Stone World

From the Editor

January 1, 2006


The use of stone in architecture dates back centuries - in Europe as well as here in the U.S. Always considered a sign of strength and durability, the material was utilized substantially in construction years ago - forming some of our most notable landmarks. Of course after hundreds of years, Mother Nature has taken its toll. But with skilled restoration and preservation crews, these buildings are being rejuvenated, and will continue to stand for many centuries to come.

And with the realities of today's society, some of these landmarks are being addressed for other concerns - such as security issues. An example of this is seen in the recent architectural additions to the Washington Monument in Washington, DC, which is featured as this issue's Classic. With the need for heightened security in mind, adjustments were needed to ensure safety at this large tourist attraction.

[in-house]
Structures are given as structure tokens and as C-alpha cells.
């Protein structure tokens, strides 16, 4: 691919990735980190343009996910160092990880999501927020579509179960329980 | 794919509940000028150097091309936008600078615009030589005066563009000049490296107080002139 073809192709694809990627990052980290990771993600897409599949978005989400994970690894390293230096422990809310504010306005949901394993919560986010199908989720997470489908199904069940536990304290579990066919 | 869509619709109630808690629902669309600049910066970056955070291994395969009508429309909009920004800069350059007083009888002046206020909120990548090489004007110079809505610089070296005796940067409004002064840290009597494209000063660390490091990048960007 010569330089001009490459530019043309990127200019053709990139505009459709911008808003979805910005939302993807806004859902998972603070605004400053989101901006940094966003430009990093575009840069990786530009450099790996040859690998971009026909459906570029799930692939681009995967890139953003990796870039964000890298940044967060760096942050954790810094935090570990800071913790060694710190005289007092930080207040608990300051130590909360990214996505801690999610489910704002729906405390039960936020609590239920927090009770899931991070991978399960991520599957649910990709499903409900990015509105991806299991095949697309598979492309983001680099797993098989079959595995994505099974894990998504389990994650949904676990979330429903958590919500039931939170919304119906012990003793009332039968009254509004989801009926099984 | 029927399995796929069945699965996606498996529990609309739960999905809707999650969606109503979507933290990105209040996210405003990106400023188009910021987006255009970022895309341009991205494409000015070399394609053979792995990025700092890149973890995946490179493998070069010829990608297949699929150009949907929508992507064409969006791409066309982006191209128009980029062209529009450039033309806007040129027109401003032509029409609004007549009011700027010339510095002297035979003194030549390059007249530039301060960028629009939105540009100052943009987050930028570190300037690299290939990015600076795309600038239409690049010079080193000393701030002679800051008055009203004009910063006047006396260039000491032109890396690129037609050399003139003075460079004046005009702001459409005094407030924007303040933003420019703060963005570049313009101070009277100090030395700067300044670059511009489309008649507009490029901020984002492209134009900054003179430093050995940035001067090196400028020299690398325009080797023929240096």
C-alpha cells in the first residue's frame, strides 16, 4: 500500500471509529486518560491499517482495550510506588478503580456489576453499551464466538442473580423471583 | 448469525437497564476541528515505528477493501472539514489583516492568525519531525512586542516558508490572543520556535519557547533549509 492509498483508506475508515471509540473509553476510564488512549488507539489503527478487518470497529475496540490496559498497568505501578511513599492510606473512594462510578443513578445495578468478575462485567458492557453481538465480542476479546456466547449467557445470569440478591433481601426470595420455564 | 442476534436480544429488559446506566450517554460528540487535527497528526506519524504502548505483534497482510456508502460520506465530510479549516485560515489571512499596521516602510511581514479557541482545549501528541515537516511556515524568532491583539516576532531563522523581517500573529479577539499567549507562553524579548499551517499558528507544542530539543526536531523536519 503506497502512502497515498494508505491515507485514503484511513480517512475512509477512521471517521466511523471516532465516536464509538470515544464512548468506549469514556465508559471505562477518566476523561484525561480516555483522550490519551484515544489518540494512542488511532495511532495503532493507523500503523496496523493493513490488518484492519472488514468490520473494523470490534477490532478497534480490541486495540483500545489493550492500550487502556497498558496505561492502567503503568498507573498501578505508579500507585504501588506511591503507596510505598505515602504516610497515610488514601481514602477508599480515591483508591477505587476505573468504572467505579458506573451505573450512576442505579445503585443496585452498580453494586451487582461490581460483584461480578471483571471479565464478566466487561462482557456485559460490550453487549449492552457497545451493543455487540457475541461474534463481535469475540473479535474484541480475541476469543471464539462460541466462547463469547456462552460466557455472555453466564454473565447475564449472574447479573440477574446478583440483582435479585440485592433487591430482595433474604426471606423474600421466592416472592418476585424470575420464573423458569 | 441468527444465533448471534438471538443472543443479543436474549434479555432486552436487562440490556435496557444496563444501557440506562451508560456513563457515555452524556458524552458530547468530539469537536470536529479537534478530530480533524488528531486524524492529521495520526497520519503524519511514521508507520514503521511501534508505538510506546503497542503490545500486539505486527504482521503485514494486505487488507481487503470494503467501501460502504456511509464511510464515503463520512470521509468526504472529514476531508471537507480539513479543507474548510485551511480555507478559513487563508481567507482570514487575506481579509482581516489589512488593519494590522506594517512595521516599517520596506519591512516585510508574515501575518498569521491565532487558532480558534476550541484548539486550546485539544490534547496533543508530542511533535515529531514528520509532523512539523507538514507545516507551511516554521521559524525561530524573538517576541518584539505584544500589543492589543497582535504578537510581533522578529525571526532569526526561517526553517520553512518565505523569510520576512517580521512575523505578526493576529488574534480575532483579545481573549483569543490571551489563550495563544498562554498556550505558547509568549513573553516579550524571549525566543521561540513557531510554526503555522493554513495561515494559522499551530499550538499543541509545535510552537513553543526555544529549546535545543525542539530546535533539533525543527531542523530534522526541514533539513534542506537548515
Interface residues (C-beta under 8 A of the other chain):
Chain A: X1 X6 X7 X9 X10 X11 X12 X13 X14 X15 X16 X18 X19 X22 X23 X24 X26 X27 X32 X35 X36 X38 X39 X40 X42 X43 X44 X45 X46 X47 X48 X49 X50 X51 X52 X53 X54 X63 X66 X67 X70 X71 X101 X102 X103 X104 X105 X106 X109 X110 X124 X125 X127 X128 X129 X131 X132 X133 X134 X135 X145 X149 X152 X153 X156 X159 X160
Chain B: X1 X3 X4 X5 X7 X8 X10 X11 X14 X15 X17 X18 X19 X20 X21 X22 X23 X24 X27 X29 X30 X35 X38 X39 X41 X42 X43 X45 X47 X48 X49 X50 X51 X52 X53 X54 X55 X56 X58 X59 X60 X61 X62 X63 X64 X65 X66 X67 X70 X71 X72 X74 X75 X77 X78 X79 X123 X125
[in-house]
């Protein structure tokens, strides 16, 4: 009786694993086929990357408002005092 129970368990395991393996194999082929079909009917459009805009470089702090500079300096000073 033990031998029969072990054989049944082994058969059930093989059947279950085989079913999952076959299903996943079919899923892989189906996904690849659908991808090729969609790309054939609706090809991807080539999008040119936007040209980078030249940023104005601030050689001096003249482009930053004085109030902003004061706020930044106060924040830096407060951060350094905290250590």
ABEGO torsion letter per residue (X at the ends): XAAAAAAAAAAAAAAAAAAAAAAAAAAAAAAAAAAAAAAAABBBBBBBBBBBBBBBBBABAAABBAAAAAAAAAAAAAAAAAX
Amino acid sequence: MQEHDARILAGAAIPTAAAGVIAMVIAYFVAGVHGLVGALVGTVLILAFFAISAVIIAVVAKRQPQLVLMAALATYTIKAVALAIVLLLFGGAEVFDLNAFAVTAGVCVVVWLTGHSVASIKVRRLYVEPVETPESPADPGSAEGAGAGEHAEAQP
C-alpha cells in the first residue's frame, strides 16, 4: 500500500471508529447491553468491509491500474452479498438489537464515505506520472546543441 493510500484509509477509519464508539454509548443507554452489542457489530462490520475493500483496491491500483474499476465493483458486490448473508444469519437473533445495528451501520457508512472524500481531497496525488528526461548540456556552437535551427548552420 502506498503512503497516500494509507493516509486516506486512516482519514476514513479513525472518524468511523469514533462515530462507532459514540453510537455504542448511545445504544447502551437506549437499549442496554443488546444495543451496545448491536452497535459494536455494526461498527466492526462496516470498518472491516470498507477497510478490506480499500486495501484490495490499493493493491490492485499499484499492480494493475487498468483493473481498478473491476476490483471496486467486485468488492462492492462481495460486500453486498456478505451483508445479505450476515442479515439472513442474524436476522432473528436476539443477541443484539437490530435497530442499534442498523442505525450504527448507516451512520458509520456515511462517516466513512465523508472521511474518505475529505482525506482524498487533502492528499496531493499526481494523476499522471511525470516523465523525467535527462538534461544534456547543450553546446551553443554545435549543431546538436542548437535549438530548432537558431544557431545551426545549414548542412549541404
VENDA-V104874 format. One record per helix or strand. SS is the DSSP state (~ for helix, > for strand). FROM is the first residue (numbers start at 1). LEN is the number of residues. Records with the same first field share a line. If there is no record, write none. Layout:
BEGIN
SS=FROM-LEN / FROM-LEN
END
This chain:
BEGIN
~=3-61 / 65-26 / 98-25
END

Fortunately, architects charged with this task have been able to thoughtfully incorporate materials such as natural stone in these features, thus tying the renovations to the structure's rich history. Rather than an intimidating obtrusive surveillance, the National Park Service desired the simple design proposed by Olin Partnership of Philadelphia, PA. This included constructing a low 3-foot-tall granite wall with constraining entry points to prevent a person from firing a shot from a passing vehicle. “We integrated the landscape with the security aspect, while still providing a pleasant atmosphere,” said Project Manager E. Allan Spulecki of Olin Partership, adding that the wall serves as a focal point on the grounds.

The 3,200-lineal-foot radial perimeter wall features rock-face finished Blue Grey granite on the facing and a 6-inch-thick solid coping of Blue Grey with a thermal finish at the perimeter wall. In addition, the wall contains an extended curb comprised of 10-inch-thick pieces of Cambrian Black granite.

The upgrade to the Washington Monument illustrates how safety regulations can be incorporated into architecture without comprising its aesthetics. Also, it reflects the original design concepts of our ancestors, who considered stone to be a premium building material.

Jennifer Adams
Editor